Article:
- Professional trade groups. Professional trade organizations like the Certified Master Inspectors Board maintain a list of local experienced home inspectors with a minimum of 3 years experience, have performed a minimum of 1000 fee paid inspections, and are held to the highest ethical standards. You can locate a Certified Master Inspector at https://certifiedmasterinspector.org/members.
- State licensing board. Your state licensing board will have a list of all licensed home inspectors in your state. The list of home inspectors provided by the state will likely contain little info about the inspector other than if the inspector is Active or Inactive.
- Local building code office. While the local building code inspector does not inspect properties for real estate transactions, they will likely have a list of qualified licensed home inspectors available for hire.
- Hire a licensed building contractor or structural engineer. Home inspections may not be their primary business, licensed building contractors and structural engineers often provide home inspections services. State licensing allows these trades to provide a home inspection.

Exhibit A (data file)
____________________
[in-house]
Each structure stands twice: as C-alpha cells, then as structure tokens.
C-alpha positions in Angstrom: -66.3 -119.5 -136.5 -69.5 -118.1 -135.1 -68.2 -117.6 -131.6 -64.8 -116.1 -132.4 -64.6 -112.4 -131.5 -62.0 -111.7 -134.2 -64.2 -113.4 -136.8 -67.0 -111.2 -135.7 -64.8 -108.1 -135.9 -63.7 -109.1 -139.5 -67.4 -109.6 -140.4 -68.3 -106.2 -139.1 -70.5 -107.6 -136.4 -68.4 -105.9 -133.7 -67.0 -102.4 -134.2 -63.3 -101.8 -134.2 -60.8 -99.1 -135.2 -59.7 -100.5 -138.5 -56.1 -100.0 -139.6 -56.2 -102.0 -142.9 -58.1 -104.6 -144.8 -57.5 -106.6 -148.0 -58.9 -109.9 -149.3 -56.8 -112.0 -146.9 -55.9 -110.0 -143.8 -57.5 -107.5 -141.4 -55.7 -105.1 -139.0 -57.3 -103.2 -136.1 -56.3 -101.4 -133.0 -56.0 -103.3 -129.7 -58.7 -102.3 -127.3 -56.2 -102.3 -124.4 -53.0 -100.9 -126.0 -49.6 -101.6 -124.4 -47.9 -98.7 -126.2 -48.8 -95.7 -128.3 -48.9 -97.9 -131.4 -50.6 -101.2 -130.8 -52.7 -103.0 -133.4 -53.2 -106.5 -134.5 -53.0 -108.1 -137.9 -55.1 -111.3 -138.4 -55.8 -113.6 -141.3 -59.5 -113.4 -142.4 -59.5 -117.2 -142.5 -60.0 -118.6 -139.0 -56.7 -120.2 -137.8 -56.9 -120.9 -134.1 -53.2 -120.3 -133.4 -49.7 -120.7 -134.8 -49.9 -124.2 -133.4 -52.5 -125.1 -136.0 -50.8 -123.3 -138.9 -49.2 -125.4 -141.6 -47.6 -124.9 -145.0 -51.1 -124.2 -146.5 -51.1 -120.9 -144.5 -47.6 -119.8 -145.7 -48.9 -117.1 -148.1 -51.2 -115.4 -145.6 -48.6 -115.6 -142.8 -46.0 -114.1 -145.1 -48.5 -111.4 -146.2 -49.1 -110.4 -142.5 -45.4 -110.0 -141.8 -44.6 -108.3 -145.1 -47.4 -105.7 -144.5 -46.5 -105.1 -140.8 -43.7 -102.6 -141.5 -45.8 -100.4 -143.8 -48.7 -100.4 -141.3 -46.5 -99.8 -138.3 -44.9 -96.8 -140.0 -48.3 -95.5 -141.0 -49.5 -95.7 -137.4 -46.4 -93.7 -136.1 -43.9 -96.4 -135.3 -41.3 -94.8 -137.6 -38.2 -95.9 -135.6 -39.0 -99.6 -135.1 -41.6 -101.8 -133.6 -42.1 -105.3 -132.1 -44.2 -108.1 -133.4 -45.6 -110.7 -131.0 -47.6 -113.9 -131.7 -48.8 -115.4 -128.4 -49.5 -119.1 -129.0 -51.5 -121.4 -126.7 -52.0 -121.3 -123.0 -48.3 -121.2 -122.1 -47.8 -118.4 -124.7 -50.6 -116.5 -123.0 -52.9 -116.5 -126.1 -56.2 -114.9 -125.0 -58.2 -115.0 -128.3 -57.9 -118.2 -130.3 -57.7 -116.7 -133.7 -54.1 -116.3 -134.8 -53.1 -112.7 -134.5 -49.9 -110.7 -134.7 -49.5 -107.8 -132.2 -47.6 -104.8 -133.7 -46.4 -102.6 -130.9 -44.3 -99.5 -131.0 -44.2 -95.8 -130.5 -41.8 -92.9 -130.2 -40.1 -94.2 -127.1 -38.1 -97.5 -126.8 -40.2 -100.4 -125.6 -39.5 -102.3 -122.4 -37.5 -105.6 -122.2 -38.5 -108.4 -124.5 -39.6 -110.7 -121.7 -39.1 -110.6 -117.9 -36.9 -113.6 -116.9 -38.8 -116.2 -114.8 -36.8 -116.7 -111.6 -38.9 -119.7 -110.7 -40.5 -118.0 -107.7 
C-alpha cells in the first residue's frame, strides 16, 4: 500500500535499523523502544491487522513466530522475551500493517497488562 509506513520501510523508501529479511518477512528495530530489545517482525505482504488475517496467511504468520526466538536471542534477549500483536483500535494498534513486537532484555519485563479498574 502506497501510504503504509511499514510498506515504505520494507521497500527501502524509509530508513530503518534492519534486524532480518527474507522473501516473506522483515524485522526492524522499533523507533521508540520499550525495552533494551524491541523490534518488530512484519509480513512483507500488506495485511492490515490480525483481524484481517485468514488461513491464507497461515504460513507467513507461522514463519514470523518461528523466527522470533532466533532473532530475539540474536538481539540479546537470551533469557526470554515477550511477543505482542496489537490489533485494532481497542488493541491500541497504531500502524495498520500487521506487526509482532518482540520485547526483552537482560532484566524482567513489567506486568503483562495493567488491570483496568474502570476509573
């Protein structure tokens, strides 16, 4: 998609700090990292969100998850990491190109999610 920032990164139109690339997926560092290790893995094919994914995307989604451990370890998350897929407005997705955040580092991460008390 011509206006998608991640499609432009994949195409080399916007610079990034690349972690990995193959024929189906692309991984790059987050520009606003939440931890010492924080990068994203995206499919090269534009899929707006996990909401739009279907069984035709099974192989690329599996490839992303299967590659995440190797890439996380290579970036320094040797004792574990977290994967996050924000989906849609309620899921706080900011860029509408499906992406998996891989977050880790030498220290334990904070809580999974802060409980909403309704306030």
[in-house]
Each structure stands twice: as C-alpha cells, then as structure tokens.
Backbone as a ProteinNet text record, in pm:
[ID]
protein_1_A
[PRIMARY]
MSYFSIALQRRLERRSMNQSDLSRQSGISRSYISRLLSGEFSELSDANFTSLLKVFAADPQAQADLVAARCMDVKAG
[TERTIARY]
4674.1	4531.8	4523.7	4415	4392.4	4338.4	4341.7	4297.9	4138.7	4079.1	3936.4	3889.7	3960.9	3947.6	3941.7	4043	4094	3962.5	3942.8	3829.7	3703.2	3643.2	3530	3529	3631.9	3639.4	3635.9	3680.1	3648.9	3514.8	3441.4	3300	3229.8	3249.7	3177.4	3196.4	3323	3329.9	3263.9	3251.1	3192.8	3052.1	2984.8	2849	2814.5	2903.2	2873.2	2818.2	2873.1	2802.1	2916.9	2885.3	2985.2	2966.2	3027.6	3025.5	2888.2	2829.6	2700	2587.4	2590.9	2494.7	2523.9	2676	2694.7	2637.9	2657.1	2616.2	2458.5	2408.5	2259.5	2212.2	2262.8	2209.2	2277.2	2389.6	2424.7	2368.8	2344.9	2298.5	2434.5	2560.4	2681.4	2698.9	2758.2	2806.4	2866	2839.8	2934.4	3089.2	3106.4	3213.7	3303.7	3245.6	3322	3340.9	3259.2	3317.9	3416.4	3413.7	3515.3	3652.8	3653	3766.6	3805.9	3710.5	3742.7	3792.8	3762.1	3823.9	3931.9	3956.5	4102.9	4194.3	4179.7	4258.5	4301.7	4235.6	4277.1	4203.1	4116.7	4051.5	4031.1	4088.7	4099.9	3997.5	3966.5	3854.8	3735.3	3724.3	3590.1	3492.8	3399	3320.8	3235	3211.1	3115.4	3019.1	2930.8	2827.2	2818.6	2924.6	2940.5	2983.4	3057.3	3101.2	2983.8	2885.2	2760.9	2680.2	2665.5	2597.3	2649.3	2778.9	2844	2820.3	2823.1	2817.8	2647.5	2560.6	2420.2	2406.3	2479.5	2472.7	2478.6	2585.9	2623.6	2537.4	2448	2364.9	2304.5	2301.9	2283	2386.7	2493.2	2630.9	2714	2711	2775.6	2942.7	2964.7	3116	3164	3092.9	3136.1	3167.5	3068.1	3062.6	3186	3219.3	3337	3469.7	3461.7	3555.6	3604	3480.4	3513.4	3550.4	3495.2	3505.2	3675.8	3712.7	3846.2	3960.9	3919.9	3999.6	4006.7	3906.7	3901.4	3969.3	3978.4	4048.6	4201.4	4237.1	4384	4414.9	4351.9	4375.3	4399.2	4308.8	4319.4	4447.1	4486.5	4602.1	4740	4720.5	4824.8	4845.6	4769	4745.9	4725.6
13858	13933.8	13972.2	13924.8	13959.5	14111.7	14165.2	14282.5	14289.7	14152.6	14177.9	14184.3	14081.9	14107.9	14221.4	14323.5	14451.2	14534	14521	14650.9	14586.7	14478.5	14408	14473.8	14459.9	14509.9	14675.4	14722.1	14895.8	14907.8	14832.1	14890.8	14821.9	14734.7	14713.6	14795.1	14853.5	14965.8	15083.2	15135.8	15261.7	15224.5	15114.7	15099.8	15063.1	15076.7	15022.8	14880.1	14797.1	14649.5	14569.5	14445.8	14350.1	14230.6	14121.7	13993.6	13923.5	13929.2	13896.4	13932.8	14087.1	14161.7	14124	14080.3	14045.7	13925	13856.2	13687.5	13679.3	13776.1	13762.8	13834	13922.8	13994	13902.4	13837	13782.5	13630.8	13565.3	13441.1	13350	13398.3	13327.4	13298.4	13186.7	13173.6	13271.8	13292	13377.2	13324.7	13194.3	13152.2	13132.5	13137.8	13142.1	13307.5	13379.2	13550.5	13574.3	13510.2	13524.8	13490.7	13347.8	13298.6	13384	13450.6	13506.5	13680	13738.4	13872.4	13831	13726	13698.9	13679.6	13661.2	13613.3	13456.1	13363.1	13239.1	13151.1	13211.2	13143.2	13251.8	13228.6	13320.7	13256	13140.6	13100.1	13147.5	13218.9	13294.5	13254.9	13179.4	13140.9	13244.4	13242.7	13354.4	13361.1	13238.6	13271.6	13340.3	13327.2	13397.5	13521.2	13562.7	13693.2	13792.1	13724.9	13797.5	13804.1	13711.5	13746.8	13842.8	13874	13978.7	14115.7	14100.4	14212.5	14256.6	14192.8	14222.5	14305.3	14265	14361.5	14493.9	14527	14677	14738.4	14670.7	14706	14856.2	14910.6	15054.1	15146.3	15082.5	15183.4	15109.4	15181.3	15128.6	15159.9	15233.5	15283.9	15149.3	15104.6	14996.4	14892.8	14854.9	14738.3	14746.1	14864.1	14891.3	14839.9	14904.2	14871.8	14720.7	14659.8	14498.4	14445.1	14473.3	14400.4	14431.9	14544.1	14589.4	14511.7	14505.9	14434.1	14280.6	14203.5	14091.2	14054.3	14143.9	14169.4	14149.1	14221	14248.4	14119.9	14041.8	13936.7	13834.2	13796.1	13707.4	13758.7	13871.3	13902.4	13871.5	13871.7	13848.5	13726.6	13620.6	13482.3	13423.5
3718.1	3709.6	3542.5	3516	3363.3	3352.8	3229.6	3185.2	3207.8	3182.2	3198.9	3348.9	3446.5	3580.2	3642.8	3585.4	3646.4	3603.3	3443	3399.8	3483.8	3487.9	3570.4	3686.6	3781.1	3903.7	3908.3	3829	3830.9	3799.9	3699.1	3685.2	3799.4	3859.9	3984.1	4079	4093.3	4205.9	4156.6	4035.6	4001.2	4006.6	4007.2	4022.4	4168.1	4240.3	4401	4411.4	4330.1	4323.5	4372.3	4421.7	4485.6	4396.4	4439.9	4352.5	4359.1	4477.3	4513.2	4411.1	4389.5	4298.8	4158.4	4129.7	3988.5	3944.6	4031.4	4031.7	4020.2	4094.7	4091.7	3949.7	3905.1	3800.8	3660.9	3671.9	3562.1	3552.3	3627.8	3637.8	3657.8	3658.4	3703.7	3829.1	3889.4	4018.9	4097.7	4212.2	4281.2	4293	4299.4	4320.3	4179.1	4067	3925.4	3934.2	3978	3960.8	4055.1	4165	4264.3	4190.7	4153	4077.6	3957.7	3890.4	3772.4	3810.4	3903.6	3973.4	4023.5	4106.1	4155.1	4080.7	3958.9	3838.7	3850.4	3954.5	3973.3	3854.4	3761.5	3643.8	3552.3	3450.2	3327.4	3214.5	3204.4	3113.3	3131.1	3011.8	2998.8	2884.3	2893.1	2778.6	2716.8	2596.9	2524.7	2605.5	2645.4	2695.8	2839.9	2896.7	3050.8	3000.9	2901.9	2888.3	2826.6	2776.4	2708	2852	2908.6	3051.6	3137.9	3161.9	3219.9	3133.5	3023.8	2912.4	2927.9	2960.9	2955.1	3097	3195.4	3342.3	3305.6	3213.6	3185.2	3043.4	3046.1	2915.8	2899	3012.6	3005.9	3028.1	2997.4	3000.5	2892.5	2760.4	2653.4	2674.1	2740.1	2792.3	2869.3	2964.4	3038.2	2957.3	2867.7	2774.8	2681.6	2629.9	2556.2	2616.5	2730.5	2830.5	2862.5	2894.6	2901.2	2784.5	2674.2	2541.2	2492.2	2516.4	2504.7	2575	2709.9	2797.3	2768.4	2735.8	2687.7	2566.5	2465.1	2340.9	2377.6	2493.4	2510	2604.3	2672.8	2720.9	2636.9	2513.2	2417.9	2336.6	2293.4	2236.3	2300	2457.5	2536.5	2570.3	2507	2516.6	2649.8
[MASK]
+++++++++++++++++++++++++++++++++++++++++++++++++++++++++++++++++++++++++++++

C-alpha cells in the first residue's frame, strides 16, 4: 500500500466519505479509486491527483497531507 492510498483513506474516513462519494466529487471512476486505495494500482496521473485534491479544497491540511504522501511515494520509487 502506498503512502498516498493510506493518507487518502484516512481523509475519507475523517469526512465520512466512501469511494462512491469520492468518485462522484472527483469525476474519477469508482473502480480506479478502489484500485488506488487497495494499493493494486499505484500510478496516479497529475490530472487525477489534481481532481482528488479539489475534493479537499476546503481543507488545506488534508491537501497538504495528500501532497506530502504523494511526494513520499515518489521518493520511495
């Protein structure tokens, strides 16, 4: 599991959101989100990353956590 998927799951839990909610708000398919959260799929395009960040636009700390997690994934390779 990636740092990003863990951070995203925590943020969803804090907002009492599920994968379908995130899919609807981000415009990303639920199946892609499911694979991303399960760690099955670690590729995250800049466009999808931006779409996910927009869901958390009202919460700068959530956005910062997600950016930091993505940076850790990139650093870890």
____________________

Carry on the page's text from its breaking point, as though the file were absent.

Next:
Can a buyer walk away after a home inspection? Yes, but depending on the situation, you may forfeit your earnest money deposit . After a home inspection, if a buyer decides to walk away from a home repair negotiation without allowing the seller to address items in the home inspection report, you risk forfeiting your earnest money.
The earnest money deposit promises that the buyer intends to purchase the property after all contingencies have cleared.
Who pays for the home inspection? A buyer is generally responsible for paying the home inspection fee. However, there are times when a seller could choose to pay for the home inspection. The home inspection costs approximately $300-$400 and usually paid outside the closing costs.
Can a seller back out after home inspection? Once the seller has agreed to the purchase offer, the buyer has a due diligence period to have the home inspected. The home inspector may note a defect in the inspection report that the client wants to be repaired. See our home inspection checklist for more details on what home inspectors look for and how you can do it yourself.
The seller can agree to either make repairs, offer the home “as-is” at a negotiated discount, or allow the buyers to exit the contract and refund the earnest money deposit. See our article, Negotiate Home Inspection Repairs Like a Pro – Homebuyers Guide.